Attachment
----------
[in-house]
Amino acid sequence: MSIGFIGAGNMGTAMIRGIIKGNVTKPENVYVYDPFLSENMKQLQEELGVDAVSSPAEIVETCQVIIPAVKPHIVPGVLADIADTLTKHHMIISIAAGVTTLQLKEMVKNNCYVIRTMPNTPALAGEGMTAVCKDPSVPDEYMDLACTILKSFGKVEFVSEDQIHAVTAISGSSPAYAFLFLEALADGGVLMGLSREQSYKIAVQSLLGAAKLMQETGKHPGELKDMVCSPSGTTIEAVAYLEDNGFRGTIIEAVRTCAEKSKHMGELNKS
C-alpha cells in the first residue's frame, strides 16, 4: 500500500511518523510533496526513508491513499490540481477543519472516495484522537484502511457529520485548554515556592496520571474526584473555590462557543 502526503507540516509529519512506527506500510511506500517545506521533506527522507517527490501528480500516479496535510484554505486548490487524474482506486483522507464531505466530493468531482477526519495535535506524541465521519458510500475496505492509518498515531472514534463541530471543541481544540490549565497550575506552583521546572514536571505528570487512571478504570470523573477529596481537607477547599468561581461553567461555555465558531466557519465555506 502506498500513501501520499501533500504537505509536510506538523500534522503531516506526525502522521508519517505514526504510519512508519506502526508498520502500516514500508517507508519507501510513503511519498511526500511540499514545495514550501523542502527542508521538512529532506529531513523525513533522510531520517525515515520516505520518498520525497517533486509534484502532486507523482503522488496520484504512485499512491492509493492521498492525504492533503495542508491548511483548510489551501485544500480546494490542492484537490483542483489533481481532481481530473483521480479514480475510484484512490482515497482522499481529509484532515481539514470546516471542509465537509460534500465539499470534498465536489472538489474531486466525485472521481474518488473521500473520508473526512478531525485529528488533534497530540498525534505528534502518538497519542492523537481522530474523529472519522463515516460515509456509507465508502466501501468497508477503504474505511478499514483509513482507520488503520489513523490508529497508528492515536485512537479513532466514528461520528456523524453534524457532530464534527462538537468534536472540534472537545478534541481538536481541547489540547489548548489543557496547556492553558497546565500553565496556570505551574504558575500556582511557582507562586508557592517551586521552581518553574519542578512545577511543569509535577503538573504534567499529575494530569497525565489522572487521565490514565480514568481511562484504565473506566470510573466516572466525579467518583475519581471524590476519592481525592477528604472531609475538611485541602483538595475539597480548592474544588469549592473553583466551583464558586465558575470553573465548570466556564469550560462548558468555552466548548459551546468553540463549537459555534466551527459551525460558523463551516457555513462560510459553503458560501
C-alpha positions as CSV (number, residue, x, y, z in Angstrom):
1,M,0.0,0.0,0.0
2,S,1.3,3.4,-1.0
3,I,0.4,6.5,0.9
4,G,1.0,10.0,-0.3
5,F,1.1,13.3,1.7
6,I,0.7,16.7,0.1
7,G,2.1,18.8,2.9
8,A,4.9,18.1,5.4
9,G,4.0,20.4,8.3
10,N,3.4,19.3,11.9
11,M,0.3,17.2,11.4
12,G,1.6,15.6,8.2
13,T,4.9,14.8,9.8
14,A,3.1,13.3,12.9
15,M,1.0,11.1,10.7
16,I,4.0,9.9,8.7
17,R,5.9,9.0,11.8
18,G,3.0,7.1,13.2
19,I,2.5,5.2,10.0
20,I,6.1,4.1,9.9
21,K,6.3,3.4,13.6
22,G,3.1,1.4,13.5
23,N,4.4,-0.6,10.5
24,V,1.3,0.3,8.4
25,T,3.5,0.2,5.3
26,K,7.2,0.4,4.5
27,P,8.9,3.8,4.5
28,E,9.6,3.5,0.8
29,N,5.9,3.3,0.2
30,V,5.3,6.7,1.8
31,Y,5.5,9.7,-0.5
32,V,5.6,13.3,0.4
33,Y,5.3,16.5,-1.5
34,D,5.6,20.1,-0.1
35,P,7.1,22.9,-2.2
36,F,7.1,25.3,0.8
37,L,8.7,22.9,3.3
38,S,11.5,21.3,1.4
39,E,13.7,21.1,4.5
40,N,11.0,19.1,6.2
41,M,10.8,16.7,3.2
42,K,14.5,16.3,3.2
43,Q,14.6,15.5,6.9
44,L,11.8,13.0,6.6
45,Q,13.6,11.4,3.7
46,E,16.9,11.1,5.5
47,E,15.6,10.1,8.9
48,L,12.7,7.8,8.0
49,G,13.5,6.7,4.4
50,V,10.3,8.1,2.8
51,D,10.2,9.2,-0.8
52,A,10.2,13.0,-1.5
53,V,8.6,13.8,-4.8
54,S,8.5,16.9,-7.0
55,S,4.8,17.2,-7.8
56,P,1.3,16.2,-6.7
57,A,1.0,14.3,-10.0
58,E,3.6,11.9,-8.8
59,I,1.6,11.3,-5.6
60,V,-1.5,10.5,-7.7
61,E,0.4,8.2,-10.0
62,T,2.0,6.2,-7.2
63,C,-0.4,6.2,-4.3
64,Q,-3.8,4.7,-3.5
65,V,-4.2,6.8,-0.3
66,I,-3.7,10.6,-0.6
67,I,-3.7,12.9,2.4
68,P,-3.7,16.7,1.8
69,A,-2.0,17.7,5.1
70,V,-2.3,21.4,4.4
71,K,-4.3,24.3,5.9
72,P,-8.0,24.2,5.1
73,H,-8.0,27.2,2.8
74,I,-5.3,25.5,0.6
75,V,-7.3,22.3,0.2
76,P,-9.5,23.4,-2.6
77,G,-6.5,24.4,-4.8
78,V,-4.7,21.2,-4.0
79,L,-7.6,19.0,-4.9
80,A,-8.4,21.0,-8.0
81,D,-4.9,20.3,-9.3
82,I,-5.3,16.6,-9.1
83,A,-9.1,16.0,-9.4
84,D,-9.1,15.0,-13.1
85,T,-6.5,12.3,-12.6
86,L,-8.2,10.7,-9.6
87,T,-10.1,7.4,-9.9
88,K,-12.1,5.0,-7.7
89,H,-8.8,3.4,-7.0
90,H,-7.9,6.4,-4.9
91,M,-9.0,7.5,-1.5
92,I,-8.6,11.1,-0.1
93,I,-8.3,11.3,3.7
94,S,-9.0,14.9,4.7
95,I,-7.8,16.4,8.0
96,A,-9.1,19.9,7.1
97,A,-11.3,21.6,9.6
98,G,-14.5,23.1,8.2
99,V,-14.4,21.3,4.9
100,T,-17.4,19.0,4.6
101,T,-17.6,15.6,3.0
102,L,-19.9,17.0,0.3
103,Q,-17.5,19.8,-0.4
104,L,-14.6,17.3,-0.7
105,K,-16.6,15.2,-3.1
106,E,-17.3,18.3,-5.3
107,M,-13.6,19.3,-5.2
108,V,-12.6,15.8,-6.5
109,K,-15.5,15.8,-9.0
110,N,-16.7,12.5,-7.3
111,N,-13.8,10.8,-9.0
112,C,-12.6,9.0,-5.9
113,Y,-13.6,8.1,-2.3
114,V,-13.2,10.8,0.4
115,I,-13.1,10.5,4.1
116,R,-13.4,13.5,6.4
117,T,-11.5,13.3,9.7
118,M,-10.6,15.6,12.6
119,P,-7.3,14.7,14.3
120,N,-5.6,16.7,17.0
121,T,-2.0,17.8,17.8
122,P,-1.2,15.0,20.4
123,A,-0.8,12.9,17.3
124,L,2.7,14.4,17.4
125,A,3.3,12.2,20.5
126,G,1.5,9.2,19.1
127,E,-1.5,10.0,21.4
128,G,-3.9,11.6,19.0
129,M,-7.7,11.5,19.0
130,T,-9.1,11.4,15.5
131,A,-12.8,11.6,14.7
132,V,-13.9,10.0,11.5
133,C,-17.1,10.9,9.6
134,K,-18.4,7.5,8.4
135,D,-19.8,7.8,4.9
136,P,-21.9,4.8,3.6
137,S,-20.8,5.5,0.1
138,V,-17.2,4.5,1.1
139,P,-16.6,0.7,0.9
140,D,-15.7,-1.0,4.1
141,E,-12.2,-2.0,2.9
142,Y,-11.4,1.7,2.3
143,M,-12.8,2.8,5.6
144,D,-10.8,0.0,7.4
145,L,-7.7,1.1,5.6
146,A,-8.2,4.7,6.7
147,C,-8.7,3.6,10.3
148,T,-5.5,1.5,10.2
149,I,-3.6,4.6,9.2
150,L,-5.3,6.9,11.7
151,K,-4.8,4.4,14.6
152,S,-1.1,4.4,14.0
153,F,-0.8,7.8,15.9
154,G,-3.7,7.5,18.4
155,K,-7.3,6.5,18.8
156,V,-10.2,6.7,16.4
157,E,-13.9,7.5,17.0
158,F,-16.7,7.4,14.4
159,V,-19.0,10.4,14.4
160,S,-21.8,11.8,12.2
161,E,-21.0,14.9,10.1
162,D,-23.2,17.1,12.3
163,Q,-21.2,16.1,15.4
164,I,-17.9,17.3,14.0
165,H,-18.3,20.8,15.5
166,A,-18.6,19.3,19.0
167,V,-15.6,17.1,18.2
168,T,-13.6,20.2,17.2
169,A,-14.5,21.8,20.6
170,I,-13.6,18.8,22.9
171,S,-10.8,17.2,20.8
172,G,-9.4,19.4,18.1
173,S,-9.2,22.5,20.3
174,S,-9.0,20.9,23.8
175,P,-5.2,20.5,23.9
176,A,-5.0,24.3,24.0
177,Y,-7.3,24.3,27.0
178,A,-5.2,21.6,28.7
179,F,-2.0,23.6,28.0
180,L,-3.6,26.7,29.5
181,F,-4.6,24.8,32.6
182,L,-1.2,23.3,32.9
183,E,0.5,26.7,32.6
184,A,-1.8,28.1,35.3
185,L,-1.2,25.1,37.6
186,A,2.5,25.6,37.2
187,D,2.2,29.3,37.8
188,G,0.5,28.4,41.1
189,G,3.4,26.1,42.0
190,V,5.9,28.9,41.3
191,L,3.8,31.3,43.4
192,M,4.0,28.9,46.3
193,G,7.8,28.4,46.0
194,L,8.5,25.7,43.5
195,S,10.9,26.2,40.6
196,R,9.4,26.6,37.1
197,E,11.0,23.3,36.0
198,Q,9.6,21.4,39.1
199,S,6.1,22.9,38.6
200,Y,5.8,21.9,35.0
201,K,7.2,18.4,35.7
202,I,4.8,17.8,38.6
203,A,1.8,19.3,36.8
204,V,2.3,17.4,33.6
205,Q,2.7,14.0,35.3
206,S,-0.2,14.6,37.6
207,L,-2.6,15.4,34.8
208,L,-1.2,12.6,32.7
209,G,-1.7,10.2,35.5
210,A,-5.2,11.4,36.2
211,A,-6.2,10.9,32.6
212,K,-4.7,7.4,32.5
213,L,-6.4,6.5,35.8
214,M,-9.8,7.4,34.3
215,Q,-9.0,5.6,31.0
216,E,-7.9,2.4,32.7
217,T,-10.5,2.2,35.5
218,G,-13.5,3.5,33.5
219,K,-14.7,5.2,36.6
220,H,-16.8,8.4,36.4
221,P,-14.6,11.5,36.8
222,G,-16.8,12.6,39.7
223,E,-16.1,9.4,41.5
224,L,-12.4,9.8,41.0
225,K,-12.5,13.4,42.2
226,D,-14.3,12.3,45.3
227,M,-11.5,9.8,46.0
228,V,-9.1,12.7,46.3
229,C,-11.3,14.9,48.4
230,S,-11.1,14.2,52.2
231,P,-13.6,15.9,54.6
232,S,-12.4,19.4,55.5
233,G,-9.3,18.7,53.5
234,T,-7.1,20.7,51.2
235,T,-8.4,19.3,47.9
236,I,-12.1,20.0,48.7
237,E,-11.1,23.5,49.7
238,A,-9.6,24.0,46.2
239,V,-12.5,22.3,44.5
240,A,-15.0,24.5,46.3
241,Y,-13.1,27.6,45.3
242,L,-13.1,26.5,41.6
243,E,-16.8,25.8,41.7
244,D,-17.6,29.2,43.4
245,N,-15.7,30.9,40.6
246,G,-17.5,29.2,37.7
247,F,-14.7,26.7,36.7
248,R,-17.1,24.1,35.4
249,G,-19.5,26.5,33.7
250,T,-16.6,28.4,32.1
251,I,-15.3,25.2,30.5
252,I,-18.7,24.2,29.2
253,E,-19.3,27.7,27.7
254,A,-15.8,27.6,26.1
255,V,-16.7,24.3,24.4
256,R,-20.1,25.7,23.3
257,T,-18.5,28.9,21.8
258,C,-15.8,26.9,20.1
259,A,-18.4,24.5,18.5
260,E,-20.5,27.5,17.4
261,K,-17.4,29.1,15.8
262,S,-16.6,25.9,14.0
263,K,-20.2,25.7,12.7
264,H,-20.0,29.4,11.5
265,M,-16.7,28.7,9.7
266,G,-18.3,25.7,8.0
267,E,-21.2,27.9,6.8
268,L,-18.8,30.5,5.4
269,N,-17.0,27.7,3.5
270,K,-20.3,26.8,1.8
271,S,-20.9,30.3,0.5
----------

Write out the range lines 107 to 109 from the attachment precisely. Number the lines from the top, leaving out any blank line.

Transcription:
103,Q,-17.5,19.8,-0.4
104,L,-14.6,17.3,-0.7
105,K,-16.6,15.2,-3.1